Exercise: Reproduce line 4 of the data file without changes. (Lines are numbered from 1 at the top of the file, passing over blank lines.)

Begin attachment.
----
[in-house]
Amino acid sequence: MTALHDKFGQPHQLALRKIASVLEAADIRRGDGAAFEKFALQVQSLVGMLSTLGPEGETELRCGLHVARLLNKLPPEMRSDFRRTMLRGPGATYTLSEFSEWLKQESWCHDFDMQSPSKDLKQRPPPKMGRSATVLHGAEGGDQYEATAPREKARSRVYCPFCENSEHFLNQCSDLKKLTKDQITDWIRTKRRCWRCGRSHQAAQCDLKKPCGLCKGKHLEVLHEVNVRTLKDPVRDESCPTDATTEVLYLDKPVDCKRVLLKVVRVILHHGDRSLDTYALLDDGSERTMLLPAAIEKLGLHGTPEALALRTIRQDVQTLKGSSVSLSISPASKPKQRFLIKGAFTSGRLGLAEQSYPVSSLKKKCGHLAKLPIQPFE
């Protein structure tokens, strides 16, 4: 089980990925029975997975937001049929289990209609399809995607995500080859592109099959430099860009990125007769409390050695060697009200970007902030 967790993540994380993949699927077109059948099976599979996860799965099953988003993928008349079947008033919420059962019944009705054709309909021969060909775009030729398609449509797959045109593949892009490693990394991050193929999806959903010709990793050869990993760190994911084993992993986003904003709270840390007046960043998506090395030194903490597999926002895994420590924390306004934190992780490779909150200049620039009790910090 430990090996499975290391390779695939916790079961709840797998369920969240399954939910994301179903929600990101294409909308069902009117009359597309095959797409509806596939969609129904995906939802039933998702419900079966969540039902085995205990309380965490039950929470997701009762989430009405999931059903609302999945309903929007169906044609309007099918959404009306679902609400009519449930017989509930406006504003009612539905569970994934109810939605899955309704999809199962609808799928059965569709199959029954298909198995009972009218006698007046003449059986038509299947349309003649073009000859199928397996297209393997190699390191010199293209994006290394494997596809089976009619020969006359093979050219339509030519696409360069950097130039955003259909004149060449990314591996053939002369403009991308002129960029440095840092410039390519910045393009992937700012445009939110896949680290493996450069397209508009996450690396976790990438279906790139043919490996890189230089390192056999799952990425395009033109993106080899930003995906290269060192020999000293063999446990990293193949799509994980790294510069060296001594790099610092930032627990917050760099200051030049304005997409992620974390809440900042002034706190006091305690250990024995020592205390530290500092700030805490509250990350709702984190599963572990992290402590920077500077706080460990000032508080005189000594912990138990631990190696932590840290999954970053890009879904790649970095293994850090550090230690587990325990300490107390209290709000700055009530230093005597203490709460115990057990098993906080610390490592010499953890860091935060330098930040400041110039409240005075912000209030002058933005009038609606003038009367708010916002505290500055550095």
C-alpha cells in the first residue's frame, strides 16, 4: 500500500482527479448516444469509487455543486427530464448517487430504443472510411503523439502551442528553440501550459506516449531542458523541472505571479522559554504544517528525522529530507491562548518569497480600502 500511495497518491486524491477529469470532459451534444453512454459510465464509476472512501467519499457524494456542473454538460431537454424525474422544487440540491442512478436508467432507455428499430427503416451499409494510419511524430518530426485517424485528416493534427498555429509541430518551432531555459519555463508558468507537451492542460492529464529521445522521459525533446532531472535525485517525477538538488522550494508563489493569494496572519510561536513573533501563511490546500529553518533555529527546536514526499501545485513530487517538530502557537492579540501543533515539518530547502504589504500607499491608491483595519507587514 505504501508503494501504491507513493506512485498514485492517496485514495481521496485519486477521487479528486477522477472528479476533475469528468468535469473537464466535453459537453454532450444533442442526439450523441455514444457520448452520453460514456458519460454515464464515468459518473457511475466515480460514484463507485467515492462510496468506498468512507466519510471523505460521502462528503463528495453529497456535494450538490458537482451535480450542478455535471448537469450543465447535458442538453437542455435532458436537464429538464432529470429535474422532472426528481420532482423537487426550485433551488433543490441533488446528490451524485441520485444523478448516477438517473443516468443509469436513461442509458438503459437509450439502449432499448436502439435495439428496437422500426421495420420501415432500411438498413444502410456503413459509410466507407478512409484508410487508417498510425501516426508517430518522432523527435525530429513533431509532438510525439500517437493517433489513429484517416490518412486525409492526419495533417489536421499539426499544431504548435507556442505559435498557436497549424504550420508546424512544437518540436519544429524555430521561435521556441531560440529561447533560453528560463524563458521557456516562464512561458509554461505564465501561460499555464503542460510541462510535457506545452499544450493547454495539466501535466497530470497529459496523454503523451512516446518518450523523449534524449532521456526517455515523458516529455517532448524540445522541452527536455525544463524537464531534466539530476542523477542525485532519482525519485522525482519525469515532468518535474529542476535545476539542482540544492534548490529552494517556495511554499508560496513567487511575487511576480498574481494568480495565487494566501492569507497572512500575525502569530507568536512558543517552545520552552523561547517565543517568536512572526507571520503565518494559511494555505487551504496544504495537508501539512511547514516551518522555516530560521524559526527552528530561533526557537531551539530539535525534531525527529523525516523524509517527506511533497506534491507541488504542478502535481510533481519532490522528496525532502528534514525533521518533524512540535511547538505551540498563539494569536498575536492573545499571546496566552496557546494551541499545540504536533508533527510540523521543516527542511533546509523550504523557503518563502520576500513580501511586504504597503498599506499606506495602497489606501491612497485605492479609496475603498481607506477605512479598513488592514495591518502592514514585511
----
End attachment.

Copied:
C-alpha cells in the first residue's frame, strides 16, 4: 500500500482527479448516444469509487455543486427530464448517487430504443472510411503523439502551442528553440501550459506516449531542458523541472505571479522559554504544517528525522529530507491562548518569497480600502 500511495497518491486524491477529469470532459451534444453512454459510465464509476472512501467519499457524494456542473454538460431537454424525474422544487440540491442512478436508467432507455428499430427503416451499409494510419511524430518530426485517424485528416493534427498555429509541430518551432531555459519555463508558468507537451492542460492529464529521445522521459525533446532531472535525485517525477538538488522550494508563489493569494496572519510561536513573533501563511490546500529553518533555529527546536514526499501545485513530487517538530502557537492579540501543533515539518530547502504589504500607499491608491483595519507587514 505504501508503494501504491507513493506512485498514485492517496485514495481521496485519486477521487479528486477522477472528479476533475469528468468535469473537464466535453459537453454532450444533442442526439450523441455514444457520448452520453460514456458519460454515464464515468459518473457511475466515480460514484463507485467515492462510496468506498468512507466519510471523505460521502462528503463528495453529497456535494450538490458537482451535480450542478455535471448537469450543465447535458442538453437542455435532458436537464429538464432529470429535474422532472426528481420532482423537487426550485433551488433543490441533488446528490451524485441520485444523478448516477438517473443516468443509469436513461442509458438503459437509450439502449432499448436502439435495439428496437422500426421495420420501415432500411438498413444502410456503413459509410466507407478512409484508410487508417498510425501516426508517430518522432523527435525530429513533431509532438510525439500517437493517433489513429484517416490518412486525409492526419495533417489536421499539426499544431504548435507556442505559435498557436497549424504550420508546424512544437518540436519544429524555430521561435521556441531560440529561447533560453528560463524563458521557456516562464512561458509554461505564465501561460499555464503542460510541462510535457506545452499544450493547454495539466501535466497530470497529459496523454503523451512516446518518450523523449534524449532521456526517455515523458516529455517532448524540445522541452527536455525544463524537464531534466539530476542523477542525485532519482525519485522525482519525469515532468518535474529542476535545476539542482540544492534548490529552494517556495511554499508560496513567487511575487511576480498574481494568480495565487494566501492569507497572512500575525502569530507568536512558543517552545520552552523561547517565543517568536512572526507571520503565518494559511494555505487551504496544504495537508501539512511547514516551518522555516530560521524559526527552528530561533526557537531551539530539535525534531525527529523525516523524509517527506511533497506534491507541488504542478502535481510533481519532490522528496525532502528534514525533521518533524512540535511547538505551540498563539494569536498575536492573545499571546496566552496557546494551541499545540504536533508533527510540523521543516527542511533546509523550504523557503518563502520576500513580501511586504504597503498599506499606506495602497489606501491612497485605492479609496475603498481607506477605512479598513488592514495591518502592514514585511